Use of paracetamol by pregnant women may put their children at raised risk for developmental problems, according to new research.
The over-the-counter painkiller paracetamol is commonly used in pregnancy and considered safe by doctors, but results of a new study into its potential effects on the unborn baby are concerning.
Conducted by scientists at the Department of Pharmacy, University of Oslo, the study concluded that babies exposed in the womb to long-term paracetamol use by their mothers showed developmental problems as young children.
The study collected data from 48,631 Norwegian three-year-olds whose mothers reported taking paracetamol during pregnancy.
In the children who had been exposed to long-term paracetamol use (longer than 28 days) in utero, the researchers found significant evidence of developmental deficiencies.
The specific developmental problems observed were:
- Poorer than normal gross motor development (gross motor skills are those used to move
- Externalising behaviour (behaviour that involves aggression towards others).
- Internalising behaviour (behaviour that involves harm to the self, such as occurs in
- Higher-than-normal activity levels.
Even when the paracetamol use in pregnancy was short-term (1-27 days), the researchers observed poorer gross motor skills in children of these mothers; however the effects were smaller than with long-term use.
Recommended use in pregnancy
At this stage, there haven’t been any changes to recommendations regarding the use of paracetamol in pregnancy, says information pharmacist Briony Chisholm.
She adds: “Certainly our advice to all pregnant women is to use as little medication as possible, for as short a duration as possible, once a risk/benefit assessment has been made with her clinician.”
Other paracetamol concerns
Paracetamol is also known as acetaminophen, and is found in many brands of painkillers worldwide, such as Panamax and Paralgin in Australia and Tylenol in the United States, as well as products to relieve cold and flu. It’s also used in combination with other drugs in prescription painkillers.
It’s considered an effective mild painkiller, and safe when taken at recommended doses (for adults, 1000mg single dose; maximum 4000mg per day).
However, paracetamol overdose is among the commonest causes of drug overdose and is potentially fatal; it’s a leading cause of acute liver failure.
Most drugs, both prescription and non-prescription, carry a risk of overdose. In the case of paracetamol, incidence of overdose is particularly high not only because the drug is so popular and ubiquitous but because the margin between the maximum safe dose (4000mg) and one at which liver damage is likely (around 7500mg, or even less) is small. The risk is even higher when paracetamol is combined with alcohol.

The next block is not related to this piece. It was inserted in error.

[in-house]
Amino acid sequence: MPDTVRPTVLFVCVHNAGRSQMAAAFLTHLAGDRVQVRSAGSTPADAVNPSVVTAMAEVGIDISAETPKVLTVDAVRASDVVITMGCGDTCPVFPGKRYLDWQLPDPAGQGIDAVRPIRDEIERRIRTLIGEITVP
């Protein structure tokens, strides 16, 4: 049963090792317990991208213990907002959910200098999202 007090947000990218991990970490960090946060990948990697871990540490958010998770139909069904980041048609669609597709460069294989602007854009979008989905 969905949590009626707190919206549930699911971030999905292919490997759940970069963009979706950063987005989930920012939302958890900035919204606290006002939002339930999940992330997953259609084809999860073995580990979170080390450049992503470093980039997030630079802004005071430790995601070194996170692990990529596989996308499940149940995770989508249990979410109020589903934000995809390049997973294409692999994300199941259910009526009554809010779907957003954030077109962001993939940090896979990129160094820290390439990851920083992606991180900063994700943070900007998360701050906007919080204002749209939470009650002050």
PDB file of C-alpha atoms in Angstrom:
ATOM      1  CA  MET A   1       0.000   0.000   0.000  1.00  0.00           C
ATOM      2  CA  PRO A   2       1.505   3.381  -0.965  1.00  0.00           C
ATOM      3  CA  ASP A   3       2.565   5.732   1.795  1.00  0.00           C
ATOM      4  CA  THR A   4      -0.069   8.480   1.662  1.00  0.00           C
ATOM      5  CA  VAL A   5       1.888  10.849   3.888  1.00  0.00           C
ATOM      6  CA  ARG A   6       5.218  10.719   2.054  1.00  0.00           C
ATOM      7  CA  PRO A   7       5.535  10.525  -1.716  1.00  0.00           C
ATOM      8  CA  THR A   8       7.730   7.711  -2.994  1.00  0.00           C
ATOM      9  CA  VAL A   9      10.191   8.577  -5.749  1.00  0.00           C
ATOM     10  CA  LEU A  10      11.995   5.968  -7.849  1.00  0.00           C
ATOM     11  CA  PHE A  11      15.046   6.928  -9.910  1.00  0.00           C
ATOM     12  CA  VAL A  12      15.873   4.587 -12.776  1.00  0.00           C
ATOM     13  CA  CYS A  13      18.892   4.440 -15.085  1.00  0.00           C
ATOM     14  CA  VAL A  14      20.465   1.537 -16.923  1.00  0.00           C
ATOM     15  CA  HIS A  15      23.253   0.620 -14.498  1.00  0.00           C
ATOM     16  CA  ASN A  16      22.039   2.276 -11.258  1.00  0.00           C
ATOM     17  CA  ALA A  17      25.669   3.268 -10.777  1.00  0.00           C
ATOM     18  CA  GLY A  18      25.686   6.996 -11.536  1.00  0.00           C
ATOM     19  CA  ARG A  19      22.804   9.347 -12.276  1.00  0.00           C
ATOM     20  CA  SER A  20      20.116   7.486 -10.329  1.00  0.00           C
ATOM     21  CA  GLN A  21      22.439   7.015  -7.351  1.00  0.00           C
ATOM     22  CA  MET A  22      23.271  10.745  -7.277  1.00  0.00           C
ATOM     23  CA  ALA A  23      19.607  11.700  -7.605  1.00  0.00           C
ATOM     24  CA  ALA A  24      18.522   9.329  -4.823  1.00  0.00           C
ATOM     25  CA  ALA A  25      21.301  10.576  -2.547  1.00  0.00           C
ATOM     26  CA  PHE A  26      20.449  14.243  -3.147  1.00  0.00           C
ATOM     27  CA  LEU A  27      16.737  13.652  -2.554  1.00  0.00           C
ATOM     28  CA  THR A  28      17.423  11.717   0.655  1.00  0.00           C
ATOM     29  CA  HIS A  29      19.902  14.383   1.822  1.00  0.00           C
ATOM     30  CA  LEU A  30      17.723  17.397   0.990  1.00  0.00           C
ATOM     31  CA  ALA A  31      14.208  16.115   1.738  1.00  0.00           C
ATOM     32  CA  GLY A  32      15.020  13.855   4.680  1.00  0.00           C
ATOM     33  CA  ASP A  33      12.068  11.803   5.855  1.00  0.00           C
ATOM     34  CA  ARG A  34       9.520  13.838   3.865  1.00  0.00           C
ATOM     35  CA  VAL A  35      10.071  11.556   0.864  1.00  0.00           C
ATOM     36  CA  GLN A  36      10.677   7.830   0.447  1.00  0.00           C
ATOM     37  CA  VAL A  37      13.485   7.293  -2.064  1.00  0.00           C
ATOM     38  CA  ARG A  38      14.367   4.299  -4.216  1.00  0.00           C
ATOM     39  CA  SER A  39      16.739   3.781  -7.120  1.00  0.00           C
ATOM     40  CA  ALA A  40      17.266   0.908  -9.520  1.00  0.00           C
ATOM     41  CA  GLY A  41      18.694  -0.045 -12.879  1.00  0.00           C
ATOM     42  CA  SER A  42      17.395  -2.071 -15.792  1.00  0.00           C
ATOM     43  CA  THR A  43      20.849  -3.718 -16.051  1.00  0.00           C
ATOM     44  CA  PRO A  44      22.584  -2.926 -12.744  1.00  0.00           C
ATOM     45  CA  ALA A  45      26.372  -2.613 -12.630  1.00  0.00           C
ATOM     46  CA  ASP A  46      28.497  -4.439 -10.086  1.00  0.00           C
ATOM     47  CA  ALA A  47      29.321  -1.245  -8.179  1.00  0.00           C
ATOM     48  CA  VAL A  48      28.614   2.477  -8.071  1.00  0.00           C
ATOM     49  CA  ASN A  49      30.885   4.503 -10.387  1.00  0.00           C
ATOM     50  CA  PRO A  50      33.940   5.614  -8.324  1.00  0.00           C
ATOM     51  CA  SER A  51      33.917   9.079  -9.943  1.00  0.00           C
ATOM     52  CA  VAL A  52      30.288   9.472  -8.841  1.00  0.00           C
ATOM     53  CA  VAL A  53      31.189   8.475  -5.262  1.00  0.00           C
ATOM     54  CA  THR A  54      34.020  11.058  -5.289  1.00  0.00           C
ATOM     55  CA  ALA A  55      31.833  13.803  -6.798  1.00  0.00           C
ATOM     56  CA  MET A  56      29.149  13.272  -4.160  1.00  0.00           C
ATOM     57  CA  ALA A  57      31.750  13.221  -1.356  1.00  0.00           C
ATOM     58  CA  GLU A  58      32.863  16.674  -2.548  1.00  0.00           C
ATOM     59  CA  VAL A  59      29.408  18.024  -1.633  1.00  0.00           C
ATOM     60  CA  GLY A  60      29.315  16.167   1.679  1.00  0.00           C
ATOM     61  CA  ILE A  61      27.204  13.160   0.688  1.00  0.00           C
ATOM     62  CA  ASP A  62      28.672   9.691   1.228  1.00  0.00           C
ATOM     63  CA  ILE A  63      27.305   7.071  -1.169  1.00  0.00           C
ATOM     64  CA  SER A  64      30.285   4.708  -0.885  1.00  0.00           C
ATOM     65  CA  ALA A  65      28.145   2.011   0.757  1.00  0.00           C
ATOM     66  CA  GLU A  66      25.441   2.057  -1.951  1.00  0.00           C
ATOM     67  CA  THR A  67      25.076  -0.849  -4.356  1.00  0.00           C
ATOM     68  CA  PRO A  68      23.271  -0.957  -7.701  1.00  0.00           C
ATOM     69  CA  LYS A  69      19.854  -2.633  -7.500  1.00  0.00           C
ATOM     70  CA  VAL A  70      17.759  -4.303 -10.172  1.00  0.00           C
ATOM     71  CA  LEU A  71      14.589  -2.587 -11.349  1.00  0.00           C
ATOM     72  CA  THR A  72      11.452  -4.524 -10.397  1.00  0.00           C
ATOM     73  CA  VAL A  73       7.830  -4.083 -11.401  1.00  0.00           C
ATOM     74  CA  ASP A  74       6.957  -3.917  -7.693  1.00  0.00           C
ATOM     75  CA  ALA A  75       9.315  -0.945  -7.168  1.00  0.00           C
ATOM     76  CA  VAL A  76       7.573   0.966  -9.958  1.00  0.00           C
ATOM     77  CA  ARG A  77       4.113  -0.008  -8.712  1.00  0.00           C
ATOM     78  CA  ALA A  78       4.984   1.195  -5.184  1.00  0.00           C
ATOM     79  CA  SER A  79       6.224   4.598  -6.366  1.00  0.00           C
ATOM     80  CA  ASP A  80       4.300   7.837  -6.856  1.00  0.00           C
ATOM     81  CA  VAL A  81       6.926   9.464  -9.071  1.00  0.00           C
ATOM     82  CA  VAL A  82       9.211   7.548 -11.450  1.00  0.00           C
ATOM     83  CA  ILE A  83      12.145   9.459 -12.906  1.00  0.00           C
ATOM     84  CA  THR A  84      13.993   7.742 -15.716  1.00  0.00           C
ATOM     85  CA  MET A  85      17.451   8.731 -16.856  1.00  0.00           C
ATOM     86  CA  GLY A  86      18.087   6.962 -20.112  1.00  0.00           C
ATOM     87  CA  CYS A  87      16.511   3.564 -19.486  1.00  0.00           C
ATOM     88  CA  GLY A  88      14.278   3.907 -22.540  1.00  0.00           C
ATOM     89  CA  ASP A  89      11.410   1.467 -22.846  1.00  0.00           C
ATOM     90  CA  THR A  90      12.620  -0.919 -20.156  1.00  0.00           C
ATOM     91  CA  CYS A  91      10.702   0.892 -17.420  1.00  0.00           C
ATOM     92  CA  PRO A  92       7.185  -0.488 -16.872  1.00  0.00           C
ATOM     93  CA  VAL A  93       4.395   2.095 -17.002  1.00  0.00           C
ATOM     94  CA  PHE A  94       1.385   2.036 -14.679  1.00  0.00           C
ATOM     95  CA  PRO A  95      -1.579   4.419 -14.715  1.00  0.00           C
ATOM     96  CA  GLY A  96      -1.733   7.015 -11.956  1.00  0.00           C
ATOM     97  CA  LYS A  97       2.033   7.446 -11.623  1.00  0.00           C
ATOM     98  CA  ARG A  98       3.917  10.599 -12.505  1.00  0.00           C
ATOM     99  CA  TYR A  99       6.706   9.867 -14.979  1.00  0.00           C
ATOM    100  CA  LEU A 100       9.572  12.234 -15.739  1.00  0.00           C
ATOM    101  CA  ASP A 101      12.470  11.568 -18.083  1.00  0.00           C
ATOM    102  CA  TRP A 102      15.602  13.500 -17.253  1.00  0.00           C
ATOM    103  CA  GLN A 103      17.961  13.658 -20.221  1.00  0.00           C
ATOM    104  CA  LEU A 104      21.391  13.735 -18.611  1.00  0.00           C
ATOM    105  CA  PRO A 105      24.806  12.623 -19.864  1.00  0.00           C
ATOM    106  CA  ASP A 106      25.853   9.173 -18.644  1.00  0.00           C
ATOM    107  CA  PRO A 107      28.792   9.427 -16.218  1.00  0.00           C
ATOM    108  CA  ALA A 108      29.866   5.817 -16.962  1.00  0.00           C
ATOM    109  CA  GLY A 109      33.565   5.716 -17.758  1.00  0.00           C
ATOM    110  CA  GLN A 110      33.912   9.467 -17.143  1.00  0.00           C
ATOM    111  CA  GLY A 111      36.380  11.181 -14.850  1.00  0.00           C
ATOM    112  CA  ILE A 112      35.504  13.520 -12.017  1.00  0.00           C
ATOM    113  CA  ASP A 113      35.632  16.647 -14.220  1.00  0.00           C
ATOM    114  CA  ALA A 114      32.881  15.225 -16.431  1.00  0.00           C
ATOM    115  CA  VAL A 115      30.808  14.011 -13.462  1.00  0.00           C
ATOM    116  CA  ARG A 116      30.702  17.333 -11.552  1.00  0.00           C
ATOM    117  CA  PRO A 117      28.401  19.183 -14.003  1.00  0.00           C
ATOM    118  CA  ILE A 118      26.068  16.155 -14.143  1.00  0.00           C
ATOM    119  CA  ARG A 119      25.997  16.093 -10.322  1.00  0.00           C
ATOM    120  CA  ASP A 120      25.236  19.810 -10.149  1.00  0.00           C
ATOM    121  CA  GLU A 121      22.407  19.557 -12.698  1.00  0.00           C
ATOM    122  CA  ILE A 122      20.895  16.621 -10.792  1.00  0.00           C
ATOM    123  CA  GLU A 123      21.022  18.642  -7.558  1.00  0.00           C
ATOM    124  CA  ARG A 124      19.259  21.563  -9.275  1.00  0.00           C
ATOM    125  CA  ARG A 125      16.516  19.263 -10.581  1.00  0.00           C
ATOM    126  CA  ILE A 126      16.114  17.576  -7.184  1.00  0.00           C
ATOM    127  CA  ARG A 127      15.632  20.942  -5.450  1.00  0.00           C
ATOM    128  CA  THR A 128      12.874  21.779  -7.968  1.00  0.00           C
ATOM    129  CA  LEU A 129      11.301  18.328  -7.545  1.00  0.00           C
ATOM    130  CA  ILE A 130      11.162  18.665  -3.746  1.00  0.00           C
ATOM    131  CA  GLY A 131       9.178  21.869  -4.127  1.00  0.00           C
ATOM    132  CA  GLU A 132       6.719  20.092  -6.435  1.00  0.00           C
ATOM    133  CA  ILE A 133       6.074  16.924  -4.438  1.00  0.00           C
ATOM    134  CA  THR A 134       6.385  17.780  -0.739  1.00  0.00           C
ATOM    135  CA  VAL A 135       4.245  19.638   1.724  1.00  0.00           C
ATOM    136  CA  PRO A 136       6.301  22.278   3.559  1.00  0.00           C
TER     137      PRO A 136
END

A note on toxicity in animals
Paracetamol is also toxic to several animals. It’s deadly for cats, who cannot metabolise it at all, and it should only be given to dogs, if at all, under strict veterinary supervision (as should any painkillers or other medication).
It’s also highly toxic to snakes, and has been used as a chemical control programme for the invasive brown tree snake in Guam: helicopters drop bait in the form of dead mice laced with Tylenol.
– Allen AL (2003). “The diagnosis of acetaminophen toxicosis in a cat”. The Canadian Veterinary Journal.Brandlistuen, R. et al. (2013) Prenatal paracetamol exposure and child neurodevelopment: a sibling-controlled cohort study. International Journal of Epidemiology
– Ferner, R. et al. (2011) “Management of paracetamol poisoning”. British Medical Journal. BMJ 2011;342:d2218
– Johnston J et al (2002). “Risk assessment of an acetaminophen baiting program for chemical control of brown tree snakes on Guam: evaluation of baits, snake residues, and potential primary and secondary hazards”. Environmental Science and Technology.
– Brandlistuen, R et al. (2013) “Prenatal paracetamol exposure and child neurodevelopment: a sibling-
controlled cohort study”. International Journal of Epidemiology.
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